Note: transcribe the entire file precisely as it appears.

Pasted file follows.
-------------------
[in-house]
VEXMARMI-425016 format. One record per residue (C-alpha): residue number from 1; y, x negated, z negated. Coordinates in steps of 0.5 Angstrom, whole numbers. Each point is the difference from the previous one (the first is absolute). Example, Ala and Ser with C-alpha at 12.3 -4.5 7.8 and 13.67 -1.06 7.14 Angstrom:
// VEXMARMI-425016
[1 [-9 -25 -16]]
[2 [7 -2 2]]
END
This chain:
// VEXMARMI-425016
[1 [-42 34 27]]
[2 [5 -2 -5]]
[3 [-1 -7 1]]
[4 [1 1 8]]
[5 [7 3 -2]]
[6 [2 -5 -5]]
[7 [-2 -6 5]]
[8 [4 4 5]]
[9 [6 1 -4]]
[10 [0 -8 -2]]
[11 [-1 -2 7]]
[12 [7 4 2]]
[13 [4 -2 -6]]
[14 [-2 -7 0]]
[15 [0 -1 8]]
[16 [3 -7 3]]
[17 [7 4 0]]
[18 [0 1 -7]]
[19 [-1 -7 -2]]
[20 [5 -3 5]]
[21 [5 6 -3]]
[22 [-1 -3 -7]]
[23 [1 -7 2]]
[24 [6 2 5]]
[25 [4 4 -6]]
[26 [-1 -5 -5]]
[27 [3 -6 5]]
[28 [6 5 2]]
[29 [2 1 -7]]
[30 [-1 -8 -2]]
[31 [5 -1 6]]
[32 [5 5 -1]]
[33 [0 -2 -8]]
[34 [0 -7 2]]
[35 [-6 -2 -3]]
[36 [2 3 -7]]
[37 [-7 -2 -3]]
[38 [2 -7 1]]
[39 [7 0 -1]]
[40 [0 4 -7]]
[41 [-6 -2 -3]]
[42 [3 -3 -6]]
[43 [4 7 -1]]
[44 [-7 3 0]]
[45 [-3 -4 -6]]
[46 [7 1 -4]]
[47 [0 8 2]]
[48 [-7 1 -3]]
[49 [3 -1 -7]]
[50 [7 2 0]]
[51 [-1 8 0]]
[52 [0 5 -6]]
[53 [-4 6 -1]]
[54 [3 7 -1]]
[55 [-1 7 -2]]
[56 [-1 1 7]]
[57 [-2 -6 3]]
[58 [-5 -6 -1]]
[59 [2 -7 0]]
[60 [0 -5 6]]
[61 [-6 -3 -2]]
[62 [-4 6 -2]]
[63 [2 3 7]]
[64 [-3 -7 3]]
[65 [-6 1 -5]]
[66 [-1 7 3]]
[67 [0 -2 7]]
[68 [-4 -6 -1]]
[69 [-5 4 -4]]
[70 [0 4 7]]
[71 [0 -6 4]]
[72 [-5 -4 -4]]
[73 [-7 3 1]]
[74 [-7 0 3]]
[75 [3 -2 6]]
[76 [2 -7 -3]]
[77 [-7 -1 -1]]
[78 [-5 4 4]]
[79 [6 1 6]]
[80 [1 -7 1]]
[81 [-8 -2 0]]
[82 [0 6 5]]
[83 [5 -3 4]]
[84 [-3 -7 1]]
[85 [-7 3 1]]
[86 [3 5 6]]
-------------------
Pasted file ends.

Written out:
[in-house]
VEXMARMI-425016 format. One record per residue (C-alpha): residue number from 1; y, x negated, z negated. Coordinates in steps of 0.5 Angstrom, whole numbers. Each point is the difference from the previous one (the first is absolute). Example, Ala and Ser with C-alpha at 12.3 -4.5 7.8 and 13.67 -1.06 7.14 Angstrom:
// VEXMARMI-425016
[1 [-9 -25 -16]]
[2 [7 -2 2]]
END
This chain:
// VEXMARMI-425016
[1 [-42 34 27]]
[2 [5 -2 -5]]
[3 [-1 -7 1]]
[4 [1 1 8]]
[5 [7 3 -2]]
[6 [2 -5 -5]]
[7 [-2 -6 5]]
[8 [4 4 5]]
[9 [6 1 -4]]
[10 [0 -8 -2]]
[11 [-1 -2 7]]
[12 [7 4 2]]
[13 [4 -2 -6]]
[14 [-2 -7 0]]
[15 [0 -1 8]]
[16 [3 -7 3]]
[17 [7 4 0]]
[18 [0 1 -7]]
[19 [-1 -7 -2]]
[20 [5 -3 5]]
[21 [5 6 -3]]
[22 [-1 -3 -7]]
[23 [1 -7 2]]
[24 [6 2 5]]
[25 [4 4 -6]]
[26 [-1 -5 -5]]
[27 [3 -6 5]]
[28 [6 5 2]]
[29 [2 1 -7]]
[30 [-1 -8 -2]]
[31 [5 -1 6]]
[32 [5 5 -1]]
[33 [0 -2 -8]]
[34 [0 -7 2]]
[35 [-6 -2 -3]]
[36 [2 3 -7]]
[37 [-7 -2 -3]]
[38 [2 -7 1]]
[39 [7 0 -1]]
[40 [0 4 -7]]
[41 [-6 -2 -3]]
[42 [3 -3 -6]]
[43 [4 7 -1]]
[44 [-7 3 0]]
[45 [-3 -4 -6]]
[46 [7 1 -4]]
[47 [0 8 2]]
[48 [-7 1 -3]]
[49 [3 -1 -7]]
[50 [7 2 0]]
[51 [-1 8 0]]
[52 [0 5 -6]]
[53 [-4 6 -1]]
[54 [3 7 -1]]
[55 [-1 7 -2]]
[56 [-1 1 7]]
[57 [-2 -6 3]]
[58 [-5 -6 -1]]
[59 [2 -7 0]]
[60 [0 -5 6]]
[61 [-6 -3 -2]]
[62 [-4 6 -2]]
[63 [2 3 7]]
[64 [-3 -7 3]]
[65 [-6 1 -5]]
[66 [-1 7 3]]
[67 [0 -2 7]]
[68 [-4 -6 -1]]
[69 [-5 4 -4]]
[70 [0 4 7]]
[71 [0 -6 4]]
[72 [-5 -4 -4]]
[73 [-7 3 1]]
[74 [-7 0 3]]
[75 [3 -2 6]]
[76 [2 -7 -3]]
[77 [-7 -1 -1]]
[78 [-5 4 4]]
[79 [6 1 6]]
[80 [1 -7 1]]
[81 [-8 -2 0]]
[82 [0 6 5]]
[83 [5 -3 4]]
[84 [-3 -7 1]]
[85 [-7 3 1]]
[86 [3 5 6]]